In mathematics, a network (or a graph) is an abstract representation of a set of objects (or nodes) where some pairs of the objects are connected by links. In biology, the nodes represent molecules and the links between them may include various type of interactions between these molecules.
The interactome is defined as the whole set of molecular interactions in cells. It is usually displayed as a network and the molecular interactions can occur between molecules belonging to different biochemical families (proteins, nucleic acids, lipids, carbohydrates etc.). When spoken in terms of proteomics, interactome refers to the whole protein-protein interaction (PPI) network, or protein interaction network.
miRNA-regulated PPI network
In the NetAge database, a miRNA-regulated interactome is a network whose nodes are genes/proteins and miRNA molecules. The interactions between the nodes include all the physical and genetic interactions reported in the BioGRID database, as well as all the miRNA-gene interactions from the TarBase database.
A node refers to any gene/protein or miRNA molecule from the miRNA-regulated PPI network.
A node’s interacting partners are all the nodes (genes/proteins or miRNA molecules) with which it could interact.
The most elementary characteristic of a node is its degree (or connectivity), that is, the number of partners to which the node is connected.
Interconnectivity is the concept that all parts of a system interact with and rely on one another simply by the fact that they occupy the same system. Of note, a system is difficult or sometimes impossible to analyze through its individual parts considered alone. In systems biology, interconnectivity can be defined as the percent of nodes from a given set that form a continuous network.
A node with a very large number of connections is usually referred as a hub. For example, in the human interactome about 1.5% of all nodes are hubs, their connectivity being higher than 40 and reaching over 200 interacting partners.
A scale-free network is a network whose degree distribution follows a power law, at least asymptotically. That is, the probability that a node has k connections goes for large values of k as P(k) ~ k−γ where γ is a constant, called degree exponent.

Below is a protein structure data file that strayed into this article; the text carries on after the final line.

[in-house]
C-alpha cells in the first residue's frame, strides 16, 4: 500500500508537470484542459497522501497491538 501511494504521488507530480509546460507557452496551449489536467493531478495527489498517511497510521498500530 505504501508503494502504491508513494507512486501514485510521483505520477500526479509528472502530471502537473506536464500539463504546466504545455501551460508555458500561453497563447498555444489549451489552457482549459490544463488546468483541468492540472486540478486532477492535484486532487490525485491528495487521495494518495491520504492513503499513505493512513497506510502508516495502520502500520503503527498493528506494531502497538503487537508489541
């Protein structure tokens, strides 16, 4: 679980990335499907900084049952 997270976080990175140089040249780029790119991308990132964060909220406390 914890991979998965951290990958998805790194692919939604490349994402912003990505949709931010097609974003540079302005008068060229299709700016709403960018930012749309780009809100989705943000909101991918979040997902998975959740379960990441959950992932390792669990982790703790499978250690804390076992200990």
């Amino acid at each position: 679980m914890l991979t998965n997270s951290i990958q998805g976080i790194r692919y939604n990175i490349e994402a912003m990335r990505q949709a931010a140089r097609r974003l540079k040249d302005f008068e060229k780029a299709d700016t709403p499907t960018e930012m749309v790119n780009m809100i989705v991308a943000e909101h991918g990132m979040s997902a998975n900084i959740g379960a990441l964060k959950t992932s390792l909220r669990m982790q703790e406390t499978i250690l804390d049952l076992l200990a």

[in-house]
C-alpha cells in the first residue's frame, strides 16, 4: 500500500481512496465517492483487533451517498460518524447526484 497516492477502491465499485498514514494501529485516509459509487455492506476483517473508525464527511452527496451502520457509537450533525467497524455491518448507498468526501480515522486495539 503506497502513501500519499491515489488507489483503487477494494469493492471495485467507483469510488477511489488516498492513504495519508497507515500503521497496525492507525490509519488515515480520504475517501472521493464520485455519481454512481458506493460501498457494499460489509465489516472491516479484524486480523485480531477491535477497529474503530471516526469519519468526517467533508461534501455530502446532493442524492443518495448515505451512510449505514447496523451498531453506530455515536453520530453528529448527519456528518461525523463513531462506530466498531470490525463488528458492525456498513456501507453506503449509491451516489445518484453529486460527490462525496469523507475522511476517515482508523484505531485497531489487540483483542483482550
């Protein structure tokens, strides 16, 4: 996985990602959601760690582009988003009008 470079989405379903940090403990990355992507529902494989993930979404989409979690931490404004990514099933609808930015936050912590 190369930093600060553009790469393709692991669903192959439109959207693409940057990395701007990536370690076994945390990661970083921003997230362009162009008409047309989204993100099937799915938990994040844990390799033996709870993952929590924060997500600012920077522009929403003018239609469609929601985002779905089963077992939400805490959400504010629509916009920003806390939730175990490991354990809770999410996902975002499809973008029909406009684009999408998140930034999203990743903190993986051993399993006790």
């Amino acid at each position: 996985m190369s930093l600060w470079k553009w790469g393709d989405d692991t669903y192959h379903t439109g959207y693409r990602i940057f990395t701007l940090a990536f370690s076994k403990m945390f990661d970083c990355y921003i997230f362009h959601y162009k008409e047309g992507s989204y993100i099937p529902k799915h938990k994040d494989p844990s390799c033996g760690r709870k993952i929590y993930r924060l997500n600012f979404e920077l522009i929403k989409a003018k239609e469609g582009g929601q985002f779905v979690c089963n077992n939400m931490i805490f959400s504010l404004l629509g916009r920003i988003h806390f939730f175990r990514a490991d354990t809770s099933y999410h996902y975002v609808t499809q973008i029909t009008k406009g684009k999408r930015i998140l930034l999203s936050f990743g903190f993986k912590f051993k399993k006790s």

Scale-free networks are noteworthy because many empirically observed networks appear to be scale-free, including the world wide web, protein networks, citation networks, and some social networks.
The degree exponent is a constant, γ, which determines the degree distribution in a scale-free network. Scale-free network with degree exponents in the range 2<γ<3, are the most observed networks in biological and non-biological systems, which is much smaller than for random networks.
Network robustness refers to the system’s ability to maintain its integrity and functionality upon external and internal insults. Disabling a substantial number of nodes or interactions will result in the decrease of network functionality and eventually the disintegration of the network. Because of their topological organization, scale-free networks are very robust, that is, they can withstand random node failures.
The longevity-associated genes (LAGs) represent a diverse group of genes, among which are those that predispose to increased lifespan, whereas others cause premature aging. Thus, genetic or other manipulations with LAGs result in life span extension or reduction.
Age-related diseases (ARDs) represent a group of degenerative pathologies strongly associated with advanced age. In humans, the major ARDs (atherosclerosis, cancer, type 2 diabetes, and Alzheimer’s disease) are the main life span limiting factor.
The longevity networks for model organisms are constructed as protein-protein interaction (PPI) networks which include longevity genes with their first-order partners. Except for the yeast longevity network, all other longevity networks for model organisms, as well as for humans, include miRNAs which have validated targets in the PPI network.
A common gene signature (CGS) for two or more networks includes all overlapping genes/proteins. In most cases, a CGS also forms a continuous network.